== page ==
Fresno Pet Stores Promote Rescue Shelters - GV Wire - Explore. Explain. Expose
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Fresno Pet Stores Promote Rescue Shelters



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Recently, in San Francisco an ordinance was passed that animals sold in pet stores can only come from rescue organizations.

However, in Fresno, pet stores made their commitment early on to avoid selling pets from breeders and highlight the importance of adoption.

“One of the main differences is, animals coming from adoptions and rescue organizations is that all animals are in need of homes. But, also, have been spayed or neutered and micro-chipped and vaccinated prior to leaving those facilities,” said Brenda Mitchell, board president for both the Fresno Humane Animal Services and the Animal Compassion Team.

She explains why it is so important to adopt a rescue rather than purchasing an animal from a breeder.

“So, when you adopt a dog, you save two lives. You save the life of the animal that is currently in the shelter plus you make space for another animal that may need it as well. When you buy a puppy from a breeder, you are taking a home away from an animal that needs it.”

Mitchell says the challenges she faces at both locations is slowing the flow of animals coming in from breeders and getting as many that are rescued into stores like PetSmart.

“We have been open for 11 months and we have adopted out over 400 dogs from this location alone. All the PetSmarts partner with shelters because we think that there is a lot of homeless pets, a lot of homeless dogs and cats out there,” says Timmy Thompson, the manager of the PetSmart at Riverpark in Fresno.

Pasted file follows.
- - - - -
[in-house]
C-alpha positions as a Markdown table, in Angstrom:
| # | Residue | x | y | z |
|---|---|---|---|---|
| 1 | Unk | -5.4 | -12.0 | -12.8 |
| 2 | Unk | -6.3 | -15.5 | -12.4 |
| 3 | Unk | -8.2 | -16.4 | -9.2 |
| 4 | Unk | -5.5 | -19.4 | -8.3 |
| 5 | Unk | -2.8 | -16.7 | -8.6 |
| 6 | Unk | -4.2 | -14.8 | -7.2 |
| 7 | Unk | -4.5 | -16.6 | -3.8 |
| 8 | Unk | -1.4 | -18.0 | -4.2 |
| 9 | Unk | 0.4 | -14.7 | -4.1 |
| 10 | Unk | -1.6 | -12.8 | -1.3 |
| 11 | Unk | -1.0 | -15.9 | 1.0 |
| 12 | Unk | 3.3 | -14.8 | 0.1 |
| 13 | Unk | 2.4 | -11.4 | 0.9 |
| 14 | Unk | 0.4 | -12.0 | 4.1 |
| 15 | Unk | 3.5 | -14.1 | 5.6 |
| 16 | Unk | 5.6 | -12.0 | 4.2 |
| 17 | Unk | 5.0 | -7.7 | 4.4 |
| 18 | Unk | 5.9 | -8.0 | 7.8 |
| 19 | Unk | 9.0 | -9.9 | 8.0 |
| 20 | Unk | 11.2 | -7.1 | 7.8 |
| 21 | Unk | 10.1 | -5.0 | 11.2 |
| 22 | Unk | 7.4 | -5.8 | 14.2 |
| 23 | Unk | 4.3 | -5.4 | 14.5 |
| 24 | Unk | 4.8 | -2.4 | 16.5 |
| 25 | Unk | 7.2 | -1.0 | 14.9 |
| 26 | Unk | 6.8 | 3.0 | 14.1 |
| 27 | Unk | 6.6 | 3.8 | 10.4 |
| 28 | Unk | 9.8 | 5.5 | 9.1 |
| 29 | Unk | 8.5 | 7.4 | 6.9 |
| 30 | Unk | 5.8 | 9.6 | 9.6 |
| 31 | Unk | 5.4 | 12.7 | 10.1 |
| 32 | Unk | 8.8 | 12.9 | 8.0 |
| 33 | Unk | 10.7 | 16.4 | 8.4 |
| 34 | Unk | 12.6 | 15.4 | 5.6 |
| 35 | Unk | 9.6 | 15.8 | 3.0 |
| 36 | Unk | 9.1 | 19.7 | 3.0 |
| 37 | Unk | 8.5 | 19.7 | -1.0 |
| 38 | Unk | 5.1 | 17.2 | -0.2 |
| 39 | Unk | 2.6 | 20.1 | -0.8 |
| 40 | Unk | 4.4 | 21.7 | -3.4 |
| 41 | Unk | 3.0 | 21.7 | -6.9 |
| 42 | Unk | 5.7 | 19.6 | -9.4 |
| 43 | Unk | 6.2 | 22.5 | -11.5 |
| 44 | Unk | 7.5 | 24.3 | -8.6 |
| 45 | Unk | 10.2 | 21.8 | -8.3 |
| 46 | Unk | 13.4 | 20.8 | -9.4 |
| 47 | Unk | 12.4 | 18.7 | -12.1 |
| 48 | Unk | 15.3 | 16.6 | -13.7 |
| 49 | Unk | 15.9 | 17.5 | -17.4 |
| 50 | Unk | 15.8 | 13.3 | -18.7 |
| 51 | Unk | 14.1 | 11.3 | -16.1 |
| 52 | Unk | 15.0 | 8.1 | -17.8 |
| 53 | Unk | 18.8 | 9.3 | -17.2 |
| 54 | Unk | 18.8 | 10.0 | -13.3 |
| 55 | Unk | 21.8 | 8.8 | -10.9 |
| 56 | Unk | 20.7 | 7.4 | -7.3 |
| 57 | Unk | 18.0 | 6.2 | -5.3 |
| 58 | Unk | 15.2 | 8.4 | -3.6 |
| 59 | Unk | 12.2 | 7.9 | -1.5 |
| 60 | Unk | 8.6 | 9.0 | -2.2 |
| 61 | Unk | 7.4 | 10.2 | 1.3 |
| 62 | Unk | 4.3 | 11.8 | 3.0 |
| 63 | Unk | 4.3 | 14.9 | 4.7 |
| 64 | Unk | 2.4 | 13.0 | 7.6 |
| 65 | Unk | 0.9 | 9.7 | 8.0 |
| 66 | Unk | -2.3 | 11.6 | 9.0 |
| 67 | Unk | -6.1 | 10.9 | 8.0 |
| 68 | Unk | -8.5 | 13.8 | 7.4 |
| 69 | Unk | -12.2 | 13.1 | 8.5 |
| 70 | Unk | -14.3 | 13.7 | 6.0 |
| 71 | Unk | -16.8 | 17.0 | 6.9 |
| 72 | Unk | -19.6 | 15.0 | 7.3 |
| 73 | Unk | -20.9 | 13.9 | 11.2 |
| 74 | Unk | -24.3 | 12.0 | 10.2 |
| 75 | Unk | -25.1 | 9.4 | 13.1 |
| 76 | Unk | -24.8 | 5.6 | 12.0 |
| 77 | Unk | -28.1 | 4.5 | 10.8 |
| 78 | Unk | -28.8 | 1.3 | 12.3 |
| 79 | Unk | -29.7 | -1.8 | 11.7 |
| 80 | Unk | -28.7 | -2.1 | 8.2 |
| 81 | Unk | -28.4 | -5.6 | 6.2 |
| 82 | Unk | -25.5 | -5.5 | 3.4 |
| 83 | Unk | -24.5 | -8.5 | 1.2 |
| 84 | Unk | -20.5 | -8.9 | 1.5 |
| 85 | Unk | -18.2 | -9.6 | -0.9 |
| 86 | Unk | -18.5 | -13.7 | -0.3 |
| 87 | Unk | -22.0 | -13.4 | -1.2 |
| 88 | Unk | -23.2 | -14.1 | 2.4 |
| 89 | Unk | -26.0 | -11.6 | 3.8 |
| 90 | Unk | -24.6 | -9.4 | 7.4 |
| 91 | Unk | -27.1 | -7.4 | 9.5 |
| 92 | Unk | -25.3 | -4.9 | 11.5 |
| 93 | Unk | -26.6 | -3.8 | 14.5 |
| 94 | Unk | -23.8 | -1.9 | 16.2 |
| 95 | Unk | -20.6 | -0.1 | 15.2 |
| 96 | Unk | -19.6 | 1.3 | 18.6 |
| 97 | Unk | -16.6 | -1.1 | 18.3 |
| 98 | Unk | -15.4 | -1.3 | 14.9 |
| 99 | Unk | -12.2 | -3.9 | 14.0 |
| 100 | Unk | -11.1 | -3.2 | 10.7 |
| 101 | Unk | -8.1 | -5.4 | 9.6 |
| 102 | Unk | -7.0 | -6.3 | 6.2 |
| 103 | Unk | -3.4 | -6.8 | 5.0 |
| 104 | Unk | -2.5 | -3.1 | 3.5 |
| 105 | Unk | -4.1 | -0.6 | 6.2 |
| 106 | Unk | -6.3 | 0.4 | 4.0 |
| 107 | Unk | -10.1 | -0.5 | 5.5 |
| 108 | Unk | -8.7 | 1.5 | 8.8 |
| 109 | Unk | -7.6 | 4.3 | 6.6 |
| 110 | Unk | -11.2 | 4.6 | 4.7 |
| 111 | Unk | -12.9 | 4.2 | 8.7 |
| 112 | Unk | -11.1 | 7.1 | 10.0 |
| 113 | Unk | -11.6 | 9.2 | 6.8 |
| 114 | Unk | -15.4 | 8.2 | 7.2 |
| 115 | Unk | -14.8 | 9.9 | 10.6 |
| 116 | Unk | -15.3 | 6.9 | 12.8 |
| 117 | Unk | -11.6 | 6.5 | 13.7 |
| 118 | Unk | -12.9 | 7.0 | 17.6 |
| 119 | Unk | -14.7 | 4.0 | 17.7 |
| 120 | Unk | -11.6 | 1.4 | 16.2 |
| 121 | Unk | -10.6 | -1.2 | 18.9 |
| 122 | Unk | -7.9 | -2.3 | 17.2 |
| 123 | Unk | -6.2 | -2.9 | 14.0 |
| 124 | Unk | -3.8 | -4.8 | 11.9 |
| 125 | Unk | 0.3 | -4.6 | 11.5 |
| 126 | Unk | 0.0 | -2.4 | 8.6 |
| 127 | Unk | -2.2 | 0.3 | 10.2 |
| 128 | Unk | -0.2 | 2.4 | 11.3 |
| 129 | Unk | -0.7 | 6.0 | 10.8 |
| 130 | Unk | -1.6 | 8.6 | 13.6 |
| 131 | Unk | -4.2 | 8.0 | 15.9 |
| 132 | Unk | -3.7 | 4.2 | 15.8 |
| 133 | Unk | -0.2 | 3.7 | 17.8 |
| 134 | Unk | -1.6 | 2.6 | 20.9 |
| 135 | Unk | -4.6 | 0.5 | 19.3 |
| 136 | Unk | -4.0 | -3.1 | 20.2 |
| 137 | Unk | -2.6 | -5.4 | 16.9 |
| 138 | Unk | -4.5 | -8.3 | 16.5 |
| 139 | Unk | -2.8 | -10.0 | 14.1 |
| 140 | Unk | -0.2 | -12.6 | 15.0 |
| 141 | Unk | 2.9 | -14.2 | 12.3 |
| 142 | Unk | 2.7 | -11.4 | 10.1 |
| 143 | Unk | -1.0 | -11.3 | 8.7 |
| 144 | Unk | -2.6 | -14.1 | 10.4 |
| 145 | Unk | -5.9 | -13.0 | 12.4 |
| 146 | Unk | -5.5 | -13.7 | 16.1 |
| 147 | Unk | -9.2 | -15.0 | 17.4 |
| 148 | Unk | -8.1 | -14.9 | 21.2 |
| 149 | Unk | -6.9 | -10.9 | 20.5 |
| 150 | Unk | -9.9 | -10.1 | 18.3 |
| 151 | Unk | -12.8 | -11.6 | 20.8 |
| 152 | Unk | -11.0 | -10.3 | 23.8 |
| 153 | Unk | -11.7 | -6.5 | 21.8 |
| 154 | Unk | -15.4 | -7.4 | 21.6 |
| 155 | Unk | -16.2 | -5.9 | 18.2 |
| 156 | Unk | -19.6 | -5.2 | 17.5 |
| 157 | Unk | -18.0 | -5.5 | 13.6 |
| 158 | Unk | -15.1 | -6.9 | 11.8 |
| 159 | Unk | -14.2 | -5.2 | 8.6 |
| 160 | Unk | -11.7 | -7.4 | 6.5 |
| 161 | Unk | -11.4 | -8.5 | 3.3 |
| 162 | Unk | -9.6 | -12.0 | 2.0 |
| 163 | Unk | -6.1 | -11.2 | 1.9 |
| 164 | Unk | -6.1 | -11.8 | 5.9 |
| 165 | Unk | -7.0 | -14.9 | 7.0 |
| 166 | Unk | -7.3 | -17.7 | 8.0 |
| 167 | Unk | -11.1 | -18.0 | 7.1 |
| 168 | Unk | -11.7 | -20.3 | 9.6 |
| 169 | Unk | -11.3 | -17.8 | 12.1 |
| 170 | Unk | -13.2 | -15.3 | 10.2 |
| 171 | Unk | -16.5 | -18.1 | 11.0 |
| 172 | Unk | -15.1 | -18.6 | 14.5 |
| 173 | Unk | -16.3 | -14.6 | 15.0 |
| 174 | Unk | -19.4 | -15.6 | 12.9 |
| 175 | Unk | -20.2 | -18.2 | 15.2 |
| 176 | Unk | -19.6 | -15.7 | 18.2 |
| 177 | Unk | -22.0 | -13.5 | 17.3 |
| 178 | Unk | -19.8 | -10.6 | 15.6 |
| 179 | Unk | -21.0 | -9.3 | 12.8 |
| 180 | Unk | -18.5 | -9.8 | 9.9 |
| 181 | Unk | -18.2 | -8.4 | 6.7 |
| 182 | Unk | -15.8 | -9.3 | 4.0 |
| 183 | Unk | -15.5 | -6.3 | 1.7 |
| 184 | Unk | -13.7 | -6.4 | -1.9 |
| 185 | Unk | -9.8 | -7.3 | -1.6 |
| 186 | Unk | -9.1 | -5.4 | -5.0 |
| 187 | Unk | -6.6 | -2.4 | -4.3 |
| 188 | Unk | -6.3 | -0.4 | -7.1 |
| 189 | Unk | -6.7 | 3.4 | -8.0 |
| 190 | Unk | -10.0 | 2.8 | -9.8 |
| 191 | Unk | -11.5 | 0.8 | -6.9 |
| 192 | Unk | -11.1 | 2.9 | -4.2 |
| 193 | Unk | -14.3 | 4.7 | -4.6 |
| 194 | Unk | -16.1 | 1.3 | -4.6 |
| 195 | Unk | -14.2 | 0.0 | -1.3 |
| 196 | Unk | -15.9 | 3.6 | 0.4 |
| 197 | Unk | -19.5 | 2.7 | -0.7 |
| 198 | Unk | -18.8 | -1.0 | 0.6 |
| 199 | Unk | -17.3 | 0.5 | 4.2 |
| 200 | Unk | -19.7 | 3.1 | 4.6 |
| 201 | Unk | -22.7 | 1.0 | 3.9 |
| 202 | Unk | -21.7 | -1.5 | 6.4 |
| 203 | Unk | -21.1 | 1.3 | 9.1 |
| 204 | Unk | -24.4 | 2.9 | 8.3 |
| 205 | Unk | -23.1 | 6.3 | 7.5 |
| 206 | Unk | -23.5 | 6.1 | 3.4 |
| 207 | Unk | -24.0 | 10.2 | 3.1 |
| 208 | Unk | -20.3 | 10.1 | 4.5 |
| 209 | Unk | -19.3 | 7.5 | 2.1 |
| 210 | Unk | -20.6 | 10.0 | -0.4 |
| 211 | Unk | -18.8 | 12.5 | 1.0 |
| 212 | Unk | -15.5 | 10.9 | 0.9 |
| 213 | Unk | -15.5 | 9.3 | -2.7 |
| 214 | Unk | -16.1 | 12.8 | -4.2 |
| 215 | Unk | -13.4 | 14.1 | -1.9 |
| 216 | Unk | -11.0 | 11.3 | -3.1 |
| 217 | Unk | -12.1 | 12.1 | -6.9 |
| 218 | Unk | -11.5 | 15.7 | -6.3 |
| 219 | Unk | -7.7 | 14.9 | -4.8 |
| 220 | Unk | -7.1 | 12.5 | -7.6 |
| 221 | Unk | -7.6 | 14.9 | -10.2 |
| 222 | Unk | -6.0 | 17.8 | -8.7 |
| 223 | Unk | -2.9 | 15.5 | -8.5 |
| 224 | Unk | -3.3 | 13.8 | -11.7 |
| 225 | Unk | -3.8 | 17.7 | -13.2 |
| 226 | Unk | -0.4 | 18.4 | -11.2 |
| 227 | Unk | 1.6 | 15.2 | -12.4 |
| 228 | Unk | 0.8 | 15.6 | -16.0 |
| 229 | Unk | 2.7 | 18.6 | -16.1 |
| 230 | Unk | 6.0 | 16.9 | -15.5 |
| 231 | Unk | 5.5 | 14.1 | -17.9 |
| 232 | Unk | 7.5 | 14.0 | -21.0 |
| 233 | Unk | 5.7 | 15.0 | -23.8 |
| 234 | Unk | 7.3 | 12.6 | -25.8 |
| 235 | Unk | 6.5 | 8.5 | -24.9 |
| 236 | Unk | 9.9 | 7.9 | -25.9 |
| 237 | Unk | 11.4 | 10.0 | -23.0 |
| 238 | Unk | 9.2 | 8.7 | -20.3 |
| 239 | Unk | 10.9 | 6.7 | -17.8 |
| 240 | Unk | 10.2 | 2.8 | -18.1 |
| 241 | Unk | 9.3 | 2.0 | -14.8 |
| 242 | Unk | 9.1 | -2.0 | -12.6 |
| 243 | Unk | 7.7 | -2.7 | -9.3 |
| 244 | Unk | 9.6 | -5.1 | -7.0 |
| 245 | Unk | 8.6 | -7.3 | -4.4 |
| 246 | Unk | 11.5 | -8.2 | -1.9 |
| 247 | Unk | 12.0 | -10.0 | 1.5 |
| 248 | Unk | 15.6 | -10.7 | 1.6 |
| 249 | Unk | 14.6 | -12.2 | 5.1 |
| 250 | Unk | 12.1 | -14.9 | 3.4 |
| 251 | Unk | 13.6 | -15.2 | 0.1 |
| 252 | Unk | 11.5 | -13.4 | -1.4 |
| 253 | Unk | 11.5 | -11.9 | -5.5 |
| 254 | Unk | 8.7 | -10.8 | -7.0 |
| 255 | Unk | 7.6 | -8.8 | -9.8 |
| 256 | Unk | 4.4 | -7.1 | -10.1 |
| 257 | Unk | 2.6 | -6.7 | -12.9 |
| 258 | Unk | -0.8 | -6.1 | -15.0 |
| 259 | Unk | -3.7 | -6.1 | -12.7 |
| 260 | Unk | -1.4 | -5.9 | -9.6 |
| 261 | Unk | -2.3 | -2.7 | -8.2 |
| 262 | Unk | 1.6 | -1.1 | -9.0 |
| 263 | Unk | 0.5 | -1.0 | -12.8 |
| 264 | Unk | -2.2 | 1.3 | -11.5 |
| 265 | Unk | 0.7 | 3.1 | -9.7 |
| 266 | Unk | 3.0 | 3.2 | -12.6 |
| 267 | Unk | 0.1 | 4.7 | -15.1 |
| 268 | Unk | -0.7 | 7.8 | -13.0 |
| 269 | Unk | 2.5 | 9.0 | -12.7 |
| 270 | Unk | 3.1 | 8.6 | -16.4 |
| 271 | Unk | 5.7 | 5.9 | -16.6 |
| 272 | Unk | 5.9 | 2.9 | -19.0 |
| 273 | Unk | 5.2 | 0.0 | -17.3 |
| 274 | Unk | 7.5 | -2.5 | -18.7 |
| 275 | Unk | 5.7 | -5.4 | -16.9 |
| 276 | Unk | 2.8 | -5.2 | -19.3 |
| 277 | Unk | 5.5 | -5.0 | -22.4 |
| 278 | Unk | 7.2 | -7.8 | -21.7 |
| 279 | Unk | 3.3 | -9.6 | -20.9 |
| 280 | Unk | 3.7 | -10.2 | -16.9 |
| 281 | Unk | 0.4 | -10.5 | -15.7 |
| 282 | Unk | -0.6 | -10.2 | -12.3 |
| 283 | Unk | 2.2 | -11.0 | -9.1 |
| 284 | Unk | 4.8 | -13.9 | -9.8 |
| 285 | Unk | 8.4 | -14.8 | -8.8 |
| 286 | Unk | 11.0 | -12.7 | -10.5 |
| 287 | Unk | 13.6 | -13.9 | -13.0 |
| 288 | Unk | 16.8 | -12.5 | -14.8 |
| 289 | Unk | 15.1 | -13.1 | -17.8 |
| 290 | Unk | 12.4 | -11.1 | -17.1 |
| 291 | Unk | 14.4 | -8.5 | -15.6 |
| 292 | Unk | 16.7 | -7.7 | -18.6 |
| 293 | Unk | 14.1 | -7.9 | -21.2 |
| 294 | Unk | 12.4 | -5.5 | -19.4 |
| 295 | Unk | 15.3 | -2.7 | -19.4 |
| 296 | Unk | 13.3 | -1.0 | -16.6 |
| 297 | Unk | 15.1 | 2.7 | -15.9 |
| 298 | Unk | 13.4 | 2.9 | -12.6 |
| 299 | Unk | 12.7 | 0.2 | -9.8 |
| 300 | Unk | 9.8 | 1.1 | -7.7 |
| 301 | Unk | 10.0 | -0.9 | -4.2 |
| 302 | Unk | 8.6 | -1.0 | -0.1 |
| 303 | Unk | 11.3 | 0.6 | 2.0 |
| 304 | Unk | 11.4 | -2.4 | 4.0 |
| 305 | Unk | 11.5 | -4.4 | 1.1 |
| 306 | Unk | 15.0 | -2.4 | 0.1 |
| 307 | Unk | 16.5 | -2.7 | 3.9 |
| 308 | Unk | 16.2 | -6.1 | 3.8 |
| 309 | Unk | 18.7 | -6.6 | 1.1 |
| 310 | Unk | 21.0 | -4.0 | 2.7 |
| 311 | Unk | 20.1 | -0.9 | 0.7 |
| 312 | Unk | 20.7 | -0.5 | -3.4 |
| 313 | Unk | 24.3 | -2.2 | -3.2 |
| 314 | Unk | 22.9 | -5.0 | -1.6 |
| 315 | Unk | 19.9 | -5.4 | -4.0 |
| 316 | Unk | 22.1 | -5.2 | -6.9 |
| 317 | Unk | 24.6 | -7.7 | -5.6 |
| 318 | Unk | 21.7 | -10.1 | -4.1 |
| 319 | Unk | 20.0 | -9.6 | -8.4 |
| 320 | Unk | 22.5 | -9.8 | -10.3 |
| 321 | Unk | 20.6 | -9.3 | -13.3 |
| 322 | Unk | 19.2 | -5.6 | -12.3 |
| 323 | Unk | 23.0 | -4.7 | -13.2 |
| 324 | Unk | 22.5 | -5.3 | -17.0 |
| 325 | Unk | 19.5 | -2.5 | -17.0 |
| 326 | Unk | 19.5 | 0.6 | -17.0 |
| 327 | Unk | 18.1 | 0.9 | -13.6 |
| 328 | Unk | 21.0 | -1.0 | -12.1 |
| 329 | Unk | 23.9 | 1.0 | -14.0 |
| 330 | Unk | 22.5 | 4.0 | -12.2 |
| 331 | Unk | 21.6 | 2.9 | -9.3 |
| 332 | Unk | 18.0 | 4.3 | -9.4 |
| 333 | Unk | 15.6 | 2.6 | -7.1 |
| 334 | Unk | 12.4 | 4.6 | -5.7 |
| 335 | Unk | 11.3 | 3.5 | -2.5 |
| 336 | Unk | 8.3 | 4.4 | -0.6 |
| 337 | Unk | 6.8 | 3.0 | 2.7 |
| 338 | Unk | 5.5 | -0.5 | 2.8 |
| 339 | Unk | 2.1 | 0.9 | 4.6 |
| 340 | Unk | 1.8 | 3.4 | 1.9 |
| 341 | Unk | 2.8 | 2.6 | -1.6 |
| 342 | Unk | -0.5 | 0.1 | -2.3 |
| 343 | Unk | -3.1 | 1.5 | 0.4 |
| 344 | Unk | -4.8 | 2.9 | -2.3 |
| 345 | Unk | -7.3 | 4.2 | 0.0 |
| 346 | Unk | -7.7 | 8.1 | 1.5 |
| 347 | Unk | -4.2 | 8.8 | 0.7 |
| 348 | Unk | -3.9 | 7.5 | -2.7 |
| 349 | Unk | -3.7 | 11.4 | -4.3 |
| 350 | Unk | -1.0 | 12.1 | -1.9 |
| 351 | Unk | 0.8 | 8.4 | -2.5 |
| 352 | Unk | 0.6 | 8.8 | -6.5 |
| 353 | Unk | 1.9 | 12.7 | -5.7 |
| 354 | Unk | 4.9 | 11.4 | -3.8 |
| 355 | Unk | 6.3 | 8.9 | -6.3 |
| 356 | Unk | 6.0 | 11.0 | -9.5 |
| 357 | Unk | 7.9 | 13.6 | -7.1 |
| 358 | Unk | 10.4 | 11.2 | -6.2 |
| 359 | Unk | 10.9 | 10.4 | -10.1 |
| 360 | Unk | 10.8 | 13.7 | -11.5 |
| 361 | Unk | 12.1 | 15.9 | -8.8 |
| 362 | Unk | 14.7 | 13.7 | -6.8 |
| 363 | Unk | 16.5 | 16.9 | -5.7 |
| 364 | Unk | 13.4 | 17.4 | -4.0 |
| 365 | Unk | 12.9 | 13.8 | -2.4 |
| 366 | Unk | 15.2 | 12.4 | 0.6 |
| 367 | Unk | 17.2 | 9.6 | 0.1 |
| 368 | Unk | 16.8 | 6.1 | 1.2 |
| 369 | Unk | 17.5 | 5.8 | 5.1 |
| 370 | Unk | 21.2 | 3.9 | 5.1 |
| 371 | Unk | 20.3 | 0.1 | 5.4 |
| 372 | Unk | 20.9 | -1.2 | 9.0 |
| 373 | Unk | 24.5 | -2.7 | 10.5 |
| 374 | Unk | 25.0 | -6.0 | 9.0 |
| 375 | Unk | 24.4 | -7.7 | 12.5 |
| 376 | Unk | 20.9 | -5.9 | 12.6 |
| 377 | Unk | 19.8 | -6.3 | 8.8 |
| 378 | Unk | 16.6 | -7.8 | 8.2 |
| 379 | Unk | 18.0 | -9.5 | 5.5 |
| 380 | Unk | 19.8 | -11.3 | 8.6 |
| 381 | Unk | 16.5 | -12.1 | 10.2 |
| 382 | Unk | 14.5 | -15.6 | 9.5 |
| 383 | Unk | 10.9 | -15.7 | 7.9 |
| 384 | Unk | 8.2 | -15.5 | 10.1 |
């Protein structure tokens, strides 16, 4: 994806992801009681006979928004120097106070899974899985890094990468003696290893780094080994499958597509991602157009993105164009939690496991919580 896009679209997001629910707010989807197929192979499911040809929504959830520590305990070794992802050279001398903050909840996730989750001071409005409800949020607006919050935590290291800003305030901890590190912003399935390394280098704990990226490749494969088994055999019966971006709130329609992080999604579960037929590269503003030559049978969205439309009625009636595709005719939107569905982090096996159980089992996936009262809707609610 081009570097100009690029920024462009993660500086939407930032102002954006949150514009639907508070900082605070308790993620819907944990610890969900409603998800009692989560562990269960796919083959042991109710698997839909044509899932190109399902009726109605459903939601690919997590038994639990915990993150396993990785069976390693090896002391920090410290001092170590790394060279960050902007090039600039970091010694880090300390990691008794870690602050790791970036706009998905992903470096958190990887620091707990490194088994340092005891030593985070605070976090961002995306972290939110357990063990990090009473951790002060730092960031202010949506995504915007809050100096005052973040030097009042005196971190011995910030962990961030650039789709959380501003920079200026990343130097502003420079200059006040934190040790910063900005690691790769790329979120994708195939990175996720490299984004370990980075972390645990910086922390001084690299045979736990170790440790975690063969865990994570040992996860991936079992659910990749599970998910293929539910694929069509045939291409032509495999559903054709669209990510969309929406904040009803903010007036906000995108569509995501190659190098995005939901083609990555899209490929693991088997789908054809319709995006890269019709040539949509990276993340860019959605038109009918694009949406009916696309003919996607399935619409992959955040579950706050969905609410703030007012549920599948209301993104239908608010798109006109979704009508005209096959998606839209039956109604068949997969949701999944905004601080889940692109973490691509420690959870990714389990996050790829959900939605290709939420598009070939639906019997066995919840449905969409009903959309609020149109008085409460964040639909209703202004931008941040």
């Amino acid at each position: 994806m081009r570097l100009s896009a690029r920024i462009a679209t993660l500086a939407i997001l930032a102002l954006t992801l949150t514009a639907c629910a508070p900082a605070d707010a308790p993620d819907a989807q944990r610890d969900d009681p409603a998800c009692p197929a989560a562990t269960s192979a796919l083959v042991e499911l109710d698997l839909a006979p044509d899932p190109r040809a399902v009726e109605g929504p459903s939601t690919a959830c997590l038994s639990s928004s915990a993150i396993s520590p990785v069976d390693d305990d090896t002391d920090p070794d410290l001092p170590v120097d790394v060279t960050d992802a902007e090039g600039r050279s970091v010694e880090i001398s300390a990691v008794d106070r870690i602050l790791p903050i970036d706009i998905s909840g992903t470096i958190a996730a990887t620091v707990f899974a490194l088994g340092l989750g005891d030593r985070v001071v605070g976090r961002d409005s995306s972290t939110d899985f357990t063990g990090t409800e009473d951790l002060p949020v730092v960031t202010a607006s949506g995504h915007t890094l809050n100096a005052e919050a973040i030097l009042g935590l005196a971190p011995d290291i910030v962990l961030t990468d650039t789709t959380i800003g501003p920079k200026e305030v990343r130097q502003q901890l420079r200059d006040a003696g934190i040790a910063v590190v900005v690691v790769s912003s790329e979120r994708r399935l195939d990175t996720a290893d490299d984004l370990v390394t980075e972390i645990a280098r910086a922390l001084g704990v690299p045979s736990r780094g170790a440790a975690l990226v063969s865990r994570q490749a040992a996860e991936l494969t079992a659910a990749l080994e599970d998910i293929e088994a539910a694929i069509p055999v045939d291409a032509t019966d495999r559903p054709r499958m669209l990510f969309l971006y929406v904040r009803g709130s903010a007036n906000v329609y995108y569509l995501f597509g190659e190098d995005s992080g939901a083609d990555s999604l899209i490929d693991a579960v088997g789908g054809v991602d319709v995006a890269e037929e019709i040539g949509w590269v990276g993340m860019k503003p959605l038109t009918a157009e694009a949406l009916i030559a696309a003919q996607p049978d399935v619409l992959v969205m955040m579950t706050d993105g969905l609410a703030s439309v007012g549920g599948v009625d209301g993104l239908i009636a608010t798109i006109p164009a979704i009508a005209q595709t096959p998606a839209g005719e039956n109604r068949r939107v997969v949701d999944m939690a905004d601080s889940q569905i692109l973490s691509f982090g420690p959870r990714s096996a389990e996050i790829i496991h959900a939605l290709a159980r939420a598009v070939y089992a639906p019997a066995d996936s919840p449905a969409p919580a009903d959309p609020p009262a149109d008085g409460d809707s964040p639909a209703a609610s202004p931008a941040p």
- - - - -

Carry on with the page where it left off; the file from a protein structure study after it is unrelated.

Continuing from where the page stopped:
“And rather than contributing to breeders, where you may be contributing to the overpopulation issue, we then provide a chance for dogs that would otherwise not have a chance to find a home,” he continued.

With an average of 25 a day coming into the Fresno Humane, Mitchell shares how impactful it has been to get them adopted.

“We work our tails off to save them. When we took over this facility in October of 2015, they had about a 75% euthanasia rate. So, only 25% of the dogs made it out of the shelter alive,” Mitchell says.

“ The SPCA down the street from us, is about the same number still. Literally overnight, we changed it to below a 10% euthanasia rate. So, when we are euthanizing animals it is for severe aggression, or animal aggression or medical. If somebody’s heart is set on a purebred dog, 35% of all dogs that enter into animal shelters are purebred dogs and you can get just about anything you are looking for through a rescue or a shelter.”


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